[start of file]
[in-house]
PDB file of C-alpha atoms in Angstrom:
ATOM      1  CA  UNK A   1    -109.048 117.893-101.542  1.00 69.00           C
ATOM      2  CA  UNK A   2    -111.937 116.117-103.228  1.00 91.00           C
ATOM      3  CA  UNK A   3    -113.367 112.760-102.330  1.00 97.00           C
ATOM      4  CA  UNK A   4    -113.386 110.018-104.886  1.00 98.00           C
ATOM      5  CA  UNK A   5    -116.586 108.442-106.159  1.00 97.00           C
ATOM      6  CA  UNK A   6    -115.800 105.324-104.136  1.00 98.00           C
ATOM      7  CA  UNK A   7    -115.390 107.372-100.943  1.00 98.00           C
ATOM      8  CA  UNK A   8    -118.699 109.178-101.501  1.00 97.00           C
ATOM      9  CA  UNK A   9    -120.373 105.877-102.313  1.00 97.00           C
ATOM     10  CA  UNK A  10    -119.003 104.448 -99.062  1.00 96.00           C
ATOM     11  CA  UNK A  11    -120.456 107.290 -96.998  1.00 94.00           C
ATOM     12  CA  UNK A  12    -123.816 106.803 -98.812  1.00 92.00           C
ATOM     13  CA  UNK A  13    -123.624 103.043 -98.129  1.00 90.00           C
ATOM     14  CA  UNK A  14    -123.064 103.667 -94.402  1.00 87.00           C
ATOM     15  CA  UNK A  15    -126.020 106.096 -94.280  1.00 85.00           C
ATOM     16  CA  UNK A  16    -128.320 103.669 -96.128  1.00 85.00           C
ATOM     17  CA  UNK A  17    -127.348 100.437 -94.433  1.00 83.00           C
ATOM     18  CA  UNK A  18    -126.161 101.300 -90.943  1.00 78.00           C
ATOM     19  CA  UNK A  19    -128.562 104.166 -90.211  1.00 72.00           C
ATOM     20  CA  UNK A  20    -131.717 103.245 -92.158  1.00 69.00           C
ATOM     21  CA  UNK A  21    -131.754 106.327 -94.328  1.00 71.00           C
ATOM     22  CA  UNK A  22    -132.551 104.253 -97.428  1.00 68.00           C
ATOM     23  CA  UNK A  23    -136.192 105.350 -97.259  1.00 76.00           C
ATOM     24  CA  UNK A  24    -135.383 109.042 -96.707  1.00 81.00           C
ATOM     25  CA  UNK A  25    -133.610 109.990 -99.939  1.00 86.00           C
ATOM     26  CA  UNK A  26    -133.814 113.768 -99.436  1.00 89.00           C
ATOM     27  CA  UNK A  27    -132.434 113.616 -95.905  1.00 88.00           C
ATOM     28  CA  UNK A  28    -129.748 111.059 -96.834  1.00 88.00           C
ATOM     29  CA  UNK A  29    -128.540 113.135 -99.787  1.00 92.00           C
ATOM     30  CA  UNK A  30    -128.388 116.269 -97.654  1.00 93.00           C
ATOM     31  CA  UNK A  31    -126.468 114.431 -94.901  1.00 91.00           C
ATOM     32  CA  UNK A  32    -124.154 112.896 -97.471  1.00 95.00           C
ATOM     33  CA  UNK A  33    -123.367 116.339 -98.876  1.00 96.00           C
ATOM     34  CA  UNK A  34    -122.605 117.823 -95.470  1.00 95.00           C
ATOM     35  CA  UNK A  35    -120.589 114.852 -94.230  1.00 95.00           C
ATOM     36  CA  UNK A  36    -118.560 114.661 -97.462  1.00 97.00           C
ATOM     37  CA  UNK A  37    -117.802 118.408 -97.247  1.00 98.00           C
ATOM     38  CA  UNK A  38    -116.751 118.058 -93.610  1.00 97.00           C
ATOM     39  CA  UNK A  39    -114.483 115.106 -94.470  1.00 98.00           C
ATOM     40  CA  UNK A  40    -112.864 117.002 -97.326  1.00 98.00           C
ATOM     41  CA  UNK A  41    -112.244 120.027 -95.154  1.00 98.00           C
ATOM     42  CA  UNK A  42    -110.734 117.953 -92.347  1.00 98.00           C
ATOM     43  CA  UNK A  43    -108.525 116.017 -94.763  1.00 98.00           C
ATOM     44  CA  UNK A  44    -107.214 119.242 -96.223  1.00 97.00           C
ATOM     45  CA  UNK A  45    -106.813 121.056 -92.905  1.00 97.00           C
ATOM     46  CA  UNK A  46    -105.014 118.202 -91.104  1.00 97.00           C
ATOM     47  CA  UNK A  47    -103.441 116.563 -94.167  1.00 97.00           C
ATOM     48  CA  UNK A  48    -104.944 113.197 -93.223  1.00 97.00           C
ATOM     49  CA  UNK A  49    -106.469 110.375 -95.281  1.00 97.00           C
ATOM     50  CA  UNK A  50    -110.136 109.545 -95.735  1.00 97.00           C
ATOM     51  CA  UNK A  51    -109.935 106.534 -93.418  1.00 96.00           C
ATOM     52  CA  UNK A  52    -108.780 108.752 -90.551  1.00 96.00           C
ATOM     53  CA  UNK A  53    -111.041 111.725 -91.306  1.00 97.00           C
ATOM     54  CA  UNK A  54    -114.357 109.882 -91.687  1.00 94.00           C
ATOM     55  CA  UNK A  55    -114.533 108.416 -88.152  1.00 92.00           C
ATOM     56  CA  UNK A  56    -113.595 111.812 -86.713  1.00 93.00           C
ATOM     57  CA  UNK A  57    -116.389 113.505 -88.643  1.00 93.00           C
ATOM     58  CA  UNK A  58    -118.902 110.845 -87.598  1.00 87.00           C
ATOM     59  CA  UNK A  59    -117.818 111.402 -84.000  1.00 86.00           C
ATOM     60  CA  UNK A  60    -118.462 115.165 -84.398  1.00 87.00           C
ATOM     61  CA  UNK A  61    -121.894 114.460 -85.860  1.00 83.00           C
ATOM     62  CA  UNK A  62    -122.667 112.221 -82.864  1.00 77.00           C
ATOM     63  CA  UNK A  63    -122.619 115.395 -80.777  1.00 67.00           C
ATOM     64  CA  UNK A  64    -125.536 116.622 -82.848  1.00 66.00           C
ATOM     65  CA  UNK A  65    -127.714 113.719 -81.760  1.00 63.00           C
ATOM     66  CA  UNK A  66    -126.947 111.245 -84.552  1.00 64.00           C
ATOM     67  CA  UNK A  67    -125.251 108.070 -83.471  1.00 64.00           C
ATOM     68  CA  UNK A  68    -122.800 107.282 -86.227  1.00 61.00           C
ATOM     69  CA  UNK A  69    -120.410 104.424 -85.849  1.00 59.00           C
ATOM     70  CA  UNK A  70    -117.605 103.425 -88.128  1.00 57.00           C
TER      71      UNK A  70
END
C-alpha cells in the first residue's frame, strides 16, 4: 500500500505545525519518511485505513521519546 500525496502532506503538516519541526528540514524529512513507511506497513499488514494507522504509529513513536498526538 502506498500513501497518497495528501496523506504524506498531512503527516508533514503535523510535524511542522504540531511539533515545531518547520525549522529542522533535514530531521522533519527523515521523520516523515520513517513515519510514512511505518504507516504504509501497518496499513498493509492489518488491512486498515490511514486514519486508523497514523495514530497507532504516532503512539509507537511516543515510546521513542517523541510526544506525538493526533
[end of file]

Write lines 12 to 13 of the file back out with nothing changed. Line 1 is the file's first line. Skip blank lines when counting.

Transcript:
ATOM     10  CA  UNK A  10    -119.003 104.448 -99.062  1.00 96.00           C
ATOM     11  CA  UNK A  11    -120.456 107.290 -96.998  1.00 94.00           C